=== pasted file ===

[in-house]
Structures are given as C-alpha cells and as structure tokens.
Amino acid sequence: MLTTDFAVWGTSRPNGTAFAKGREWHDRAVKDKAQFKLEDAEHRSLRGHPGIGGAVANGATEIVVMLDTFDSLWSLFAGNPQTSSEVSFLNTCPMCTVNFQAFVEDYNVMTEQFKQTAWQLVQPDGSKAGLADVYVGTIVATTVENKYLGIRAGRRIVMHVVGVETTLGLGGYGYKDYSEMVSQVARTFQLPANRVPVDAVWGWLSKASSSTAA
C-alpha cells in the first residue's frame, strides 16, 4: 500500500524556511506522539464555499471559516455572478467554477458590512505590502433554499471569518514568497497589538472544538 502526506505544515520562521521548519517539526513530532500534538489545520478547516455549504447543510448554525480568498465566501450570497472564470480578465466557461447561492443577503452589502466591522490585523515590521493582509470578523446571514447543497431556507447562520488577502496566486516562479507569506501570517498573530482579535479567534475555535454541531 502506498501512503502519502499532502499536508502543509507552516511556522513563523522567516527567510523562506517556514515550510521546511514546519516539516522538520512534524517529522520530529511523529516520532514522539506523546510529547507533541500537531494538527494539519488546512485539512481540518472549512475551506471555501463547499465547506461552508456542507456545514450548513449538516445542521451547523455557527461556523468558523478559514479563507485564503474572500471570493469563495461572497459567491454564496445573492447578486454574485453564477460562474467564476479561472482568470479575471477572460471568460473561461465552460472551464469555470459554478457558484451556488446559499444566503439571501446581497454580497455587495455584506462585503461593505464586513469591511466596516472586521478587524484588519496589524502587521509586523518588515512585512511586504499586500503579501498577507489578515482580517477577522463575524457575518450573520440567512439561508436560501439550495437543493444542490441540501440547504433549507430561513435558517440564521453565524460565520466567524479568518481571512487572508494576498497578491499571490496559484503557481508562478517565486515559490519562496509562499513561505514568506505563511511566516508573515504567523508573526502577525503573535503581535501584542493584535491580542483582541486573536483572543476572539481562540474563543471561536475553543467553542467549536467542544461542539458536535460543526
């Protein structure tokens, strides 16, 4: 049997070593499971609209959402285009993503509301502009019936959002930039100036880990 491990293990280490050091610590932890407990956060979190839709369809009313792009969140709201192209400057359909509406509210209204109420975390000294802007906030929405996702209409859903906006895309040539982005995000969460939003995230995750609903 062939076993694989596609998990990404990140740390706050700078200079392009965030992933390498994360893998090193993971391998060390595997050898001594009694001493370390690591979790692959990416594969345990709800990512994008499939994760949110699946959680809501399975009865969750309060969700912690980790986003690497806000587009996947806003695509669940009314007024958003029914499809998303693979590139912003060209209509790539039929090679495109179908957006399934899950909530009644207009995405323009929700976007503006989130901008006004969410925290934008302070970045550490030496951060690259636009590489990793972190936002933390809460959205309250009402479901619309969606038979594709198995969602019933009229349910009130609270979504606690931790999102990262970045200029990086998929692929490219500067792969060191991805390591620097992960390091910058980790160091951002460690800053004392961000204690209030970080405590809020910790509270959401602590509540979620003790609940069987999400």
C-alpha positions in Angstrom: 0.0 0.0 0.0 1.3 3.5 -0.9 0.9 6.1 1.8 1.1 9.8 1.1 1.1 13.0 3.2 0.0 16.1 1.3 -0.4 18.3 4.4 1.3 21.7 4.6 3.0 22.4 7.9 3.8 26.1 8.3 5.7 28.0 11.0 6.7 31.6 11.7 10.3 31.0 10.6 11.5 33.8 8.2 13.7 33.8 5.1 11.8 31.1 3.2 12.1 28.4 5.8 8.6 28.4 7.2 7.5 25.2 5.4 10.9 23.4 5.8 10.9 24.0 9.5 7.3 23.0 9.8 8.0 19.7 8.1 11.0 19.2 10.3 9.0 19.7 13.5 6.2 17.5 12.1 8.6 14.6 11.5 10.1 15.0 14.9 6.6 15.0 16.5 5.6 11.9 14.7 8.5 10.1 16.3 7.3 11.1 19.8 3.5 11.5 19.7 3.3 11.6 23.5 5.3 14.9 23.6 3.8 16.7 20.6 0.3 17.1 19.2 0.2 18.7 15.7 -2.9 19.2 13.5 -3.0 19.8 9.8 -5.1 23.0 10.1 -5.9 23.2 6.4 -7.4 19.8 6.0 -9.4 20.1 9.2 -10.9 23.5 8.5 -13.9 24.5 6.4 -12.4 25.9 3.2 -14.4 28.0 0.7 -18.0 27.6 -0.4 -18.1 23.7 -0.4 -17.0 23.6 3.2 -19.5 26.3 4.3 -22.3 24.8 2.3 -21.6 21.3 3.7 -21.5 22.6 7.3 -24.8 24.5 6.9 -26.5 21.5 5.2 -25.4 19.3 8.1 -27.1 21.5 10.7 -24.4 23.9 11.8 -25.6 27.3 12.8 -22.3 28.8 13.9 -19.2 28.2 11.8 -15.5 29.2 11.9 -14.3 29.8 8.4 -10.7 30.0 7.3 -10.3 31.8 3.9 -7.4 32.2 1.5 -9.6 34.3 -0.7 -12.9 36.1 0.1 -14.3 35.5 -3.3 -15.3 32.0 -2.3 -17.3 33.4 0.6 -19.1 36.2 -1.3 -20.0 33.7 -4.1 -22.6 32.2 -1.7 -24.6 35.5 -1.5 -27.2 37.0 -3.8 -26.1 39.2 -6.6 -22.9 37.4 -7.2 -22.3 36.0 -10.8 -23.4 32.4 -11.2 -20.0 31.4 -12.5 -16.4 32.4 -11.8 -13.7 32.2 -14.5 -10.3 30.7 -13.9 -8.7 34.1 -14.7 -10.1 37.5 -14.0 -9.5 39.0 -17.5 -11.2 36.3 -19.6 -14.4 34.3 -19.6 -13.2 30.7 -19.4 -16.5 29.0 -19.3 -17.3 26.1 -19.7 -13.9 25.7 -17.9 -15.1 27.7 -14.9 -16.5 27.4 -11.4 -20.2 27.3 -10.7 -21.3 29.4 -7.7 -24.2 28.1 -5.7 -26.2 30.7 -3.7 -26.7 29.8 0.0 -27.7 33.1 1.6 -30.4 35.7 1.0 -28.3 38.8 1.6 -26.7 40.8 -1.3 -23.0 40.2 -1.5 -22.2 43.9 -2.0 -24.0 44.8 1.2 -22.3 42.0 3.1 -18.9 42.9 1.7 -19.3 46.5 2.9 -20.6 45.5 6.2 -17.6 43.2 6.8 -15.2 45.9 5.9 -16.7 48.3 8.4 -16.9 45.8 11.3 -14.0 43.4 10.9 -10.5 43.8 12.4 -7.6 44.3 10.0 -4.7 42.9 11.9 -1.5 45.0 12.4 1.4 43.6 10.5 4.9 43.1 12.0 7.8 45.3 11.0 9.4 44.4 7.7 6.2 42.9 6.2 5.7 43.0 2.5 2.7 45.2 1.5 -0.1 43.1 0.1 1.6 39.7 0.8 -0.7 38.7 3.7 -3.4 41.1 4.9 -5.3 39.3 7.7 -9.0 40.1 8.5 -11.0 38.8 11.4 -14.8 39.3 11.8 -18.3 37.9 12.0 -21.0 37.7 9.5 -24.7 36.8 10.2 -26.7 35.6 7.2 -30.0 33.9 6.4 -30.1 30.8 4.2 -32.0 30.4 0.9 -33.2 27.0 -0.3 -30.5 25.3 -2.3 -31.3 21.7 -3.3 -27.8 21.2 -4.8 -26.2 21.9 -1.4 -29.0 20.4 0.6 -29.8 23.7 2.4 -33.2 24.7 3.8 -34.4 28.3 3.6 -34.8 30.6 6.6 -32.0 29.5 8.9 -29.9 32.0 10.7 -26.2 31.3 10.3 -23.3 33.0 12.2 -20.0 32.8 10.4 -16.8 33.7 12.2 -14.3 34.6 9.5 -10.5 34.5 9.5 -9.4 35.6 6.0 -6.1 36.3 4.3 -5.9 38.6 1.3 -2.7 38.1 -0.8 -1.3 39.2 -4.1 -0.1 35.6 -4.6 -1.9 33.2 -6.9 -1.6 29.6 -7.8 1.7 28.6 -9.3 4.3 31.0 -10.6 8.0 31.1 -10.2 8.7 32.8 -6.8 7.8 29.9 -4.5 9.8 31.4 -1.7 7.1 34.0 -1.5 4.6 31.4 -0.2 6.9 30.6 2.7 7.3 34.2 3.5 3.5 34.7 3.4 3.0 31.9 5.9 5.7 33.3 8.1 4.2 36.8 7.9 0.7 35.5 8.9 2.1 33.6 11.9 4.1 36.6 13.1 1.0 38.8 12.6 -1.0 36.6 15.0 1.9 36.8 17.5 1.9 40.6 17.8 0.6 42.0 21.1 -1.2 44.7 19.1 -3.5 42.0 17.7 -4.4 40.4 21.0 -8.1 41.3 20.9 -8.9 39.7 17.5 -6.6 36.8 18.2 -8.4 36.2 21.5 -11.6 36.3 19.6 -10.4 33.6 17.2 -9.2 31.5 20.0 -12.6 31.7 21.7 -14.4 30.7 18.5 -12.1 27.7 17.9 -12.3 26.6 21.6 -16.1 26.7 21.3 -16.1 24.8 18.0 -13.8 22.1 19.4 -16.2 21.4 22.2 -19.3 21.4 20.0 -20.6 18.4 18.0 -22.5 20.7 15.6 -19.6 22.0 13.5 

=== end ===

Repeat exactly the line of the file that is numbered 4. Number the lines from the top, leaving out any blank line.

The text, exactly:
C-alpha cells in the first residue's frame, strides 16, 4: 500500500524556511506522539464555499471559516455572478467554477458590512505590502433554499471569518514568497497589538472544538 502526506505544515520562521521548519517539526513530532500534538489545520478547516455549504447543510448554525480568498465566501450570497472564470480578465466557461447561492443577503452589502466591522490585523515590521493582509470578523446571514447543497431556507447562520488577502496566486516562479507569506501570517498573530482579535479567534475555535454541531 502506498501512503502519502499532502499536508502543509507552516511556522513563523522567516527567510523562506517556514515550510521546511514546519516539516522538520512534524517529522520530529511523529516520532514522539506523546510529547507533541500537531494538527494539519488546512485539512481540518472549512475551506471555501463547499465547506461552508456542507456545514450548513449538516445542521451547523455557527461556523468558523478559514479563507485564503474572500471570493469563495461572497459567491454564496445573492447578486454574485453564477460562474467564476479561472482568470479575471477572460471568460473561461465552460472551464469555470459554478457558484451556488446559499444566503439571501446581497454580497455587495455584506462585503461593505464586513469591511466596516472586521478587524484588519496589524502587521509586523518588515512585512511586504499586500503579501498577507489578515482580517477577522463575524457575518450573520440567512439561508436560501439550495437543493444542490441540501440547504433549507430561513435558517440564521453565524460565520466567524479568518481571512487572508494576498497578491499571490496559484503557481508562478517565486515559490519562496509562499513561505514568506505563511511566516508573515504567523508573526502577525503573535503581535501584542493584535491580542483582541486573536483572543476572539481562540474563543471561536475553543467553542467549536467542544461542539458536535460543526